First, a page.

The Pick & Roll can be referred to a number of other names: screen and roll, on-ball screen, and ball-screen just to name a few. Regardless of what you call it, the actions are still the same.
The action of the Pick & Roll is an offensive player setting a screen for their teammate who has the ball. Generally a Pick & Roll goes something like this:
An offensive player with the basketball goes to set a screen (The Pick) for their teammate with the ball.
The player with the basketball dribbles off the screen reading the defenders and attacking to create a shot for themselves or another teammate
After screening, the screener also reads the defense to see if they should roll, pop, or slip their screen (The Roll). All actions have them looking to catch the basketball and make a play.
Teaching the Pick & Roll
To make the Pick & Roll easy to learn, we broke it down into 7 easy steps.
Ball Handler Creates Separation. By creating separation, the ball handler is setting their defender up to be screened effectively. If the defender is too close then they can trail or fight over the screen without being put at a disadvantage. Be sure your ball handler knows ways to create space before they dribble the ball and using their dribble.
Screen Creates Separation. Just like the ball handler, the screen needs to create separation from their defender as well. The point of the screener creating space is so their defender will not be able to help on the dribbler which should for an opening after the screen for a shot or attacking the driving lane.
Correct Screening Angle. The correct screening angle should be the screener setting the screen on the back hip of the defender guarding the basketball. The angle at which the screen is set is what makes or breaks the effectiveness and outcome of the action. It’s the most important part and can not be overlooked when teaching the Pick & Roll.
Screener Makes Contact with Defender. The last part of the screen is ensuring the defender makes contact with the defense. You want your screeners to know how to set a quality, solid screen.
Ball Handler Attacks Off the Screen. Once the screener has set the screen correctly, it’s up to the ball handler to do the rest. They have to wait for the screen to be set, come off the screen close enough to rub shoulders with their teammate and then be in attack mode.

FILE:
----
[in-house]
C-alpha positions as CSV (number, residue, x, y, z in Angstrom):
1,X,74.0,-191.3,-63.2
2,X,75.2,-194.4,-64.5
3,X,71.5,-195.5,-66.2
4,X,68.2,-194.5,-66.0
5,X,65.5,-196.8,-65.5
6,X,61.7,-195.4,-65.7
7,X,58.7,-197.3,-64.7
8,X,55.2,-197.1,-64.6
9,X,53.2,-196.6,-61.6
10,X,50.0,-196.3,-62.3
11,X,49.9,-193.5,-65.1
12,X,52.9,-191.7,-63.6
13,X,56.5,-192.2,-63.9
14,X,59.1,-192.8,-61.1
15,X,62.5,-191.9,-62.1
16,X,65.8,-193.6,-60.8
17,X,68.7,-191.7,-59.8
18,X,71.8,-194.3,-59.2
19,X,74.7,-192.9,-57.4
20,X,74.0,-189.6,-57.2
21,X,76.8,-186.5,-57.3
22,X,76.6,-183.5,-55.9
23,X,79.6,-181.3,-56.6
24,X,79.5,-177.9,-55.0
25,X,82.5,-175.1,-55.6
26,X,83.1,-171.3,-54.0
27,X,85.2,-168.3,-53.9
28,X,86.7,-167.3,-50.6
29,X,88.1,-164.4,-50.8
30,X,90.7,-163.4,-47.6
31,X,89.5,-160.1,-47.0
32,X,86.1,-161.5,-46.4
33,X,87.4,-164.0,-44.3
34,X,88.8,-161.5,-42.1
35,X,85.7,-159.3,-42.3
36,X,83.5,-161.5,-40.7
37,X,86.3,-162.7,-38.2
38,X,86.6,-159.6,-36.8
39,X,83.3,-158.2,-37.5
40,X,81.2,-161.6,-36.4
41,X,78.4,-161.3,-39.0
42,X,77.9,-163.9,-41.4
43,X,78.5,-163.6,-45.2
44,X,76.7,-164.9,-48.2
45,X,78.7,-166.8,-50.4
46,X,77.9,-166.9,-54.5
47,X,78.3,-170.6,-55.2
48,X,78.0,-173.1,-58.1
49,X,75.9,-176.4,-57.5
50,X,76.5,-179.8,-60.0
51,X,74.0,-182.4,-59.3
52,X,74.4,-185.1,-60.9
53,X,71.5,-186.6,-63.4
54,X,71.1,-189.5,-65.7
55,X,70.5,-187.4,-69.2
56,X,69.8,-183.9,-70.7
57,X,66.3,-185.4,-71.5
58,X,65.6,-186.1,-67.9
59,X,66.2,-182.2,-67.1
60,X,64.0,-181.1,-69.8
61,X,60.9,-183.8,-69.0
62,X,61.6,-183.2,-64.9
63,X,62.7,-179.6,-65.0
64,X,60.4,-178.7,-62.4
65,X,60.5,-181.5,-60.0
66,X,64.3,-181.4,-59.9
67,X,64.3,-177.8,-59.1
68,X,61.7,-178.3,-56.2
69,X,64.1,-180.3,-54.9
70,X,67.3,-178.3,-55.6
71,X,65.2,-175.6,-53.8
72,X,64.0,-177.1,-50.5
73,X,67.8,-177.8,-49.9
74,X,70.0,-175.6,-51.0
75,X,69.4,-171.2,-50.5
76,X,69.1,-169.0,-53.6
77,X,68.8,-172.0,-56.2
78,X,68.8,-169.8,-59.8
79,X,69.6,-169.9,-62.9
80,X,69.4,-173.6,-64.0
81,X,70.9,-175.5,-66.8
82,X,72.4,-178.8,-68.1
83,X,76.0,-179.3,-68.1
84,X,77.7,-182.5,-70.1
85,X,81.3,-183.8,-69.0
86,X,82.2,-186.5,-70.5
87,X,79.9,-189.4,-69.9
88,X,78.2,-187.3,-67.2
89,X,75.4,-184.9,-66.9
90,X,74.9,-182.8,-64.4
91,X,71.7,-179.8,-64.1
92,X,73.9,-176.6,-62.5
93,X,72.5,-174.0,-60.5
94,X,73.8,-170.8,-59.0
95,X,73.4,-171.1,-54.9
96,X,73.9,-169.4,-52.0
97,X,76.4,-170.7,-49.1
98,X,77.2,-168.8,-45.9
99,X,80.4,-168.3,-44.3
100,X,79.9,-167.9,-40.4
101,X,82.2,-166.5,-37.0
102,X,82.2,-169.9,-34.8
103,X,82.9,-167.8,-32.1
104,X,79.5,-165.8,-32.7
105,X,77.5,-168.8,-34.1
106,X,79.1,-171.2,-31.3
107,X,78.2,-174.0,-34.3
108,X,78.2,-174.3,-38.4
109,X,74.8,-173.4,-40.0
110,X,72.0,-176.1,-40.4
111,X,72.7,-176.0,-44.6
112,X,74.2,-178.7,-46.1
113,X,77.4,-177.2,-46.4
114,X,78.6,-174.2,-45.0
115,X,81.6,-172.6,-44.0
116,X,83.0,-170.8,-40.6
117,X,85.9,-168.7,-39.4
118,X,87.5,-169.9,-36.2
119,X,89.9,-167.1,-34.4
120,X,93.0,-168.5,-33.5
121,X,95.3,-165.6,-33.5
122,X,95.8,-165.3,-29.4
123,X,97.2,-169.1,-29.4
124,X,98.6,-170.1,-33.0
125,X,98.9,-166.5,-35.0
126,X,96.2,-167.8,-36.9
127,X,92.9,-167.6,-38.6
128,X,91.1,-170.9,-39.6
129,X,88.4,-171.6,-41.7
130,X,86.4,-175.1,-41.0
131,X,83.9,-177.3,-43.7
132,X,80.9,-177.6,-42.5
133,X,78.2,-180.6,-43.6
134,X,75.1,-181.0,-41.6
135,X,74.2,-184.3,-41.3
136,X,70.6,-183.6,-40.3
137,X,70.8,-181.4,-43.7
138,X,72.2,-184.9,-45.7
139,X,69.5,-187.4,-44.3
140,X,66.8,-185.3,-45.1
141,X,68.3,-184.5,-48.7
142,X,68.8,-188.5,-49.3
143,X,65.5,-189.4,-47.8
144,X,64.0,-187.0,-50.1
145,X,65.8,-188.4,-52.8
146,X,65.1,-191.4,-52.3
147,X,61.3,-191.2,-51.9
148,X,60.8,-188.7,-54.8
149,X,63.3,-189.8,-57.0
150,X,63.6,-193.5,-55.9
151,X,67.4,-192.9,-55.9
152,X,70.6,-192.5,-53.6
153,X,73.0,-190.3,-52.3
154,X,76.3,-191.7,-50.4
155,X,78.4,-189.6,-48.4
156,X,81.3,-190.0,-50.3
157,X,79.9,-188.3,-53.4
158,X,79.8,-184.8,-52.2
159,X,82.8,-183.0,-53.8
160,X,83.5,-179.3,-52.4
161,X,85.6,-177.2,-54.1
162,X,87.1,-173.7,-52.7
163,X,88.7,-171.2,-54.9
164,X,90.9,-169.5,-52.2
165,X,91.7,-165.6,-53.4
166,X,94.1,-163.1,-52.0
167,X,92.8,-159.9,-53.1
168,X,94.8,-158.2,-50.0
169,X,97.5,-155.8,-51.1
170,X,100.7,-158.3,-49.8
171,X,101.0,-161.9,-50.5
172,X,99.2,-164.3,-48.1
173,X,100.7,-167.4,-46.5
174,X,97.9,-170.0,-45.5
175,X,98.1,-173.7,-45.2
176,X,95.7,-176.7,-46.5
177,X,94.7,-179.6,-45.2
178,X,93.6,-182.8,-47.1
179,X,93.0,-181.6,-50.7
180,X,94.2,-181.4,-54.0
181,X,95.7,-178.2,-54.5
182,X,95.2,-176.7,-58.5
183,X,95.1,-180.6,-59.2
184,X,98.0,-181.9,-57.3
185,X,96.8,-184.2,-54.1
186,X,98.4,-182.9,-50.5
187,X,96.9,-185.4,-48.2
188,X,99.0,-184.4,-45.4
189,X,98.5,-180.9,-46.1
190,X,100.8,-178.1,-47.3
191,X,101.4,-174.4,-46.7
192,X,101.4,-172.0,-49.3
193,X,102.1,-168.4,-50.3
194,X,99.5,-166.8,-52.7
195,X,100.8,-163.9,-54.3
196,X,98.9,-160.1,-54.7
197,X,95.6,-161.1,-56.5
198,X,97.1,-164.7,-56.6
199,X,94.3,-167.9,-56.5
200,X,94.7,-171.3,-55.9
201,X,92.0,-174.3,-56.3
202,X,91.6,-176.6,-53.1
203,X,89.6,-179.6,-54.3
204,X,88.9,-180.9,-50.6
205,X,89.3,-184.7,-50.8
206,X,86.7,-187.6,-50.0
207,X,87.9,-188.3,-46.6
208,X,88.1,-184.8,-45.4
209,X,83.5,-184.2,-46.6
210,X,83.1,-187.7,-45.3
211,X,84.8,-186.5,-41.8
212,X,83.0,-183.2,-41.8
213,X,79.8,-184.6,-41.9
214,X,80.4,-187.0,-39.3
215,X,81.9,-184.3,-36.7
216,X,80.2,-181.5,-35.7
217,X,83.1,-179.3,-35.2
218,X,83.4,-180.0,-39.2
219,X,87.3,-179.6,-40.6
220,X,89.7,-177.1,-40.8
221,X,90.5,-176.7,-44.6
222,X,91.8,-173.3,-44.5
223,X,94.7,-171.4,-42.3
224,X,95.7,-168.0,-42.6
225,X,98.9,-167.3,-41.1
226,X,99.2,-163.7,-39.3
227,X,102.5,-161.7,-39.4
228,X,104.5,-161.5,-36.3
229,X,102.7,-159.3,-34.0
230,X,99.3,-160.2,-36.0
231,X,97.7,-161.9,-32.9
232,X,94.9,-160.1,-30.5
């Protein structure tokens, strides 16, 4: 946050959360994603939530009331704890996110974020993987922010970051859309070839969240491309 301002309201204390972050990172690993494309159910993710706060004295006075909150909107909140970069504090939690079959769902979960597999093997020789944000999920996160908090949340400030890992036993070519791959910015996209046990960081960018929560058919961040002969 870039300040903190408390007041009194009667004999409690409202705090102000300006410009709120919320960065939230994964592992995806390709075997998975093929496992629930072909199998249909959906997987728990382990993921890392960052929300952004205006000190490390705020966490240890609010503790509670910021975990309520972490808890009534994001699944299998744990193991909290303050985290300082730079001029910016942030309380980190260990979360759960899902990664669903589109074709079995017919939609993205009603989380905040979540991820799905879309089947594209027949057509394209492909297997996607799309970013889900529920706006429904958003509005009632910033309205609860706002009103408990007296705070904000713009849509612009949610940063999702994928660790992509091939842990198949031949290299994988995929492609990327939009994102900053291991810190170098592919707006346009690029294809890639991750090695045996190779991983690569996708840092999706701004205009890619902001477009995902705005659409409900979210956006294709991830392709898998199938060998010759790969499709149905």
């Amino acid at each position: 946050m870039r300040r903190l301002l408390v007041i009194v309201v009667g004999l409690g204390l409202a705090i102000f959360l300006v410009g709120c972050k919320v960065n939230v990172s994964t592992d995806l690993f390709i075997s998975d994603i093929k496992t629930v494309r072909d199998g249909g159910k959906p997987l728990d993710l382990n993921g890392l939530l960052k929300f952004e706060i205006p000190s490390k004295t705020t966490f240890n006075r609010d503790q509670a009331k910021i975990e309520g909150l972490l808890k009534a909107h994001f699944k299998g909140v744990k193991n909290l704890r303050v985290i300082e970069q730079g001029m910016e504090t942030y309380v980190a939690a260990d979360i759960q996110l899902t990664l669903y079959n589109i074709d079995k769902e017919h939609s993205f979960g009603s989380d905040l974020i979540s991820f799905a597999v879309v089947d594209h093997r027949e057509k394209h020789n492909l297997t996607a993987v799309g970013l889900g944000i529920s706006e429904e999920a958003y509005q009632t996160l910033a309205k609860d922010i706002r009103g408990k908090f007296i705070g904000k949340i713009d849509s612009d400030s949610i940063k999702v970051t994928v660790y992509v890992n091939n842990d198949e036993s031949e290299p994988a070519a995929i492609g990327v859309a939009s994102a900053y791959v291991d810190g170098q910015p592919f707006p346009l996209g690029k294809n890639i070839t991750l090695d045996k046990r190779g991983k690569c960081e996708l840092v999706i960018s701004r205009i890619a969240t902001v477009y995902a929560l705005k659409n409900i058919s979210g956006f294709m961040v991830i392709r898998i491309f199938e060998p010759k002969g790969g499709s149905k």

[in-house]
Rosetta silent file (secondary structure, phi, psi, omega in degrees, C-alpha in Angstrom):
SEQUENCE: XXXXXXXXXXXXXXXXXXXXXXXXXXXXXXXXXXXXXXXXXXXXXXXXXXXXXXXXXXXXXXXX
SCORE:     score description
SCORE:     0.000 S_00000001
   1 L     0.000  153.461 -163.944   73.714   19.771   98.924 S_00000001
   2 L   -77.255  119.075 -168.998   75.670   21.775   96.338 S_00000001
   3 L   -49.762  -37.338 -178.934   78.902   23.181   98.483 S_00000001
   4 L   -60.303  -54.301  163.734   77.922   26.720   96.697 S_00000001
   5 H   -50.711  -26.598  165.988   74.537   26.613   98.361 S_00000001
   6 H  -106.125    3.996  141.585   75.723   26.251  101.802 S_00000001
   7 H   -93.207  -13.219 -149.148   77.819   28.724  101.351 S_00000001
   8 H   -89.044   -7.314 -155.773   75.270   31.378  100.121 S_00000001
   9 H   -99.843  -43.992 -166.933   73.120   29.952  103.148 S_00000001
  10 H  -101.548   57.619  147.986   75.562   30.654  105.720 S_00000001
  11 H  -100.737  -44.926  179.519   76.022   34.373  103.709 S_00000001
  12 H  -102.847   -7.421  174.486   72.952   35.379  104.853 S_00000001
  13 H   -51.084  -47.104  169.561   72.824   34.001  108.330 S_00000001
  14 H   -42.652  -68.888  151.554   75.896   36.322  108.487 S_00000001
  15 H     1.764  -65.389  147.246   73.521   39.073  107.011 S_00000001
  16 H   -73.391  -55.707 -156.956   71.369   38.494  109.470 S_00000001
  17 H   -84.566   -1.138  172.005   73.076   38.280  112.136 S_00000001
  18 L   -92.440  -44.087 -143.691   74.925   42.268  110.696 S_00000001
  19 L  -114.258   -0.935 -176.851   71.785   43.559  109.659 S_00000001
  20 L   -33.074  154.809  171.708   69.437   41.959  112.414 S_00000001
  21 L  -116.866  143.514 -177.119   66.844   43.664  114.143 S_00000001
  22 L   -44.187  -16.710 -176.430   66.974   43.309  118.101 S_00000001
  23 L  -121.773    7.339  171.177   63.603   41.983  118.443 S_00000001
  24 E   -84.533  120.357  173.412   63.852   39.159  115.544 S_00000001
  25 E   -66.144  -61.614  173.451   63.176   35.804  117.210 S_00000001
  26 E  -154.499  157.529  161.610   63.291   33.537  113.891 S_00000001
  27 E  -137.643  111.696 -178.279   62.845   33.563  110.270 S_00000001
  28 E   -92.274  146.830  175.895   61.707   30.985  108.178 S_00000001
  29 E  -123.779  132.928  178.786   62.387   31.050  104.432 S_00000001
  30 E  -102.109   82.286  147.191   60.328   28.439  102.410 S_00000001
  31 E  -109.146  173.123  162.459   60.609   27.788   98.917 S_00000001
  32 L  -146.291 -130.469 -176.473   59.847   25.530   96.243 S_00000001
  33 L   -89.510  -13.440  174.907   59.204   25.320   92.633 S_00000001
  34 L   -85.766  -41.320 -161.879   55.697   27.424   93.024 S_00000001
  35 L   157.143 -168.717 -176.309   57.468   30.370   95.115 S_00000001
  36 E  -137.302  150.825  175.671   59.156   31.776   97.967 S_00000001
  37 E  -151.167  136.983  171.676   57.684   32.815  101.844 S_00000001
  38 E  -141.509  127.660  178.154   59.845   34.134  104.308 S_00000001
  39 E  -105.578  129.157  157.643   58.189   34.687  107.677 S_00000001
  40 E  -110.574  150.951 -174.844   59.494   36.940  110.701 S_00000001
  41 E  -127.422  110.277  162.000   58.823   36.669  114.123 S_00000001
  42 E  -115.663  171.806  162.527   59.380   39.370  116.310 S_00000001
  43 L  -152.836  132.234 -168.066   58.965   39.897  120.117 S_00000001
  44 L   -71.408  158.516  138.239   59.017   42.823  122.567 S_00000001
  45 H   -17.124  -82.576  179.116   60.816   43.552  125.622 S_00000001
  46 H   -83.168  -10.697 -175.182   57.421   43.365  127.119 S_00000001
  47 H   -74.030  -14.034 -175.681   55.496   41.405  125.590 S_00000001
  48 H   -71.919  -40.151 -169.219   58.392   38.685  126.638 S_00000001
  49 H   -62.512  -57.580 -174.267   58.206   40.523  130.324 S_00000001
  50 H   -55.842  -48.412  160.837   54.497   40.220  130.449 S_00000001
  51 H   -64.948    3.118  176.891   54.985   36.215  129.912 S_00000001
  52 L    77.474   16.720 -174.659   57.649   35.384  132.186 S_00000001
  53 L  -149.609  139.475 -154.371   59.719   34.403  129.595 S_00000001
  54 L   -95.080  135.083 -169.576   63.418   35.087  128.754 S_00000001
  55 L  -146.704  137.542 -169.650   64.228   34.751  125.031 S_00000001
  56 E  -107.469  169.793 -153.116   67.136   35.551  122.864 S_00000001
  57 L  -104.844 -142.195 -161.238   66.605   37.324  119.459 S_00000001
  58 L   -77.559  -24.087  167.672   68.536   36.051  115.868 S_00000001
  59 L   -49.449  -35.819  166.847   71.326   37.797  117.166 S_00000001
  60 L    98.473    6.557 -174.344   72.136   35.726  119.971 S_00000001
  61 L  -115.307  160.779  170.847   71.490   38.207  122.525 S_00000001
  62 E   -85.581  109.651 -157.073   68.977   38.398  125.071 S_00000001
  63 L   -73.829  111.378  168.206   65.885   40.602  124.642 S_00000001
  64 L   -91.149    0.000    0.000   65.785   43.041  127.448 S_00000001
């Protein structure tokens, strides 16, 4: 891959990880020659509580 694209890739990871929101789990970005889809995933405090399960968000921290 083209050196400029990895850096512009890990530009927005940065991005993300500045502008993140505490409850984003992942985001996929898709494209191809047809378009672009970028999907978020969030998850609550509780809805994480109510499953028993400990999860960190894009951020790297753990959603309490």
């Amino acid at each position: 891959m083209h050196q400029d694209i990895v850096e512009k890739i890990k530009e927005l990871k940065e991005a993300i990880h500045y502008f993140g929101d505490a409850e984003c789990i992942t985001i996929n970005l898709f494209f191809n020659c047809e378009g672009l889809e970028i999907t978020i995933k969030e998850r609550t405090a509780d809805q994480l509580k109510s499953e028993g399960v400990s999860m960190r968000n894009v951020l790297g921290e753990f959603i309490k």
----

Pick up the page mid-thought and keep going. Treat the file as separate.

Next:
Screener Rolls to the Rim. Once the ball handler has used the screen and the defender has fought past to recover, the screener cuts to the rim looking for a pass and scoring opportunity. Your screener can either reverse pivot and roll or dive to the rim.
Ball Handler Makes Decision. There are a number of options for the ball handler to make coming off the screen, but they should be able to read the defense and make the correct decision.
Want more teaching tips? Check out this clip from Dave Severns’ Pick & Roll Offense 101.
Pick & Roll Screening Locations
In Pick & Roll 101, Dave Severns goes on to outline different spots on the floor where Pick & Rolls can take place. These spots include:
- Side Pick & Roll (or Wing Pick & Roll) is a ball-screen set on the wing leading the ball-handler towards the middle of the court.
- High/Mid Pick & Roll (or Top Pick & Roll) is a ball-screen set at the top of the key leading the ball-handler towards the wing.
- Step Up Pick & Roll is a ball-screen coming up from the post to set on the wing and lead the ball-handler towards the baseline.
- Angle Pick & Roll is a ball-screen coming at an angle from the elbow to set with the screen's back to the goal and lead the ball-handler towards the rim.
- Elbow Pick & Roll (or Horns Pick & Roll) is a ball-screen that uses 1 or 2 screeners at the top of the high post that gives the ball-handler options because they can go either direction of the court.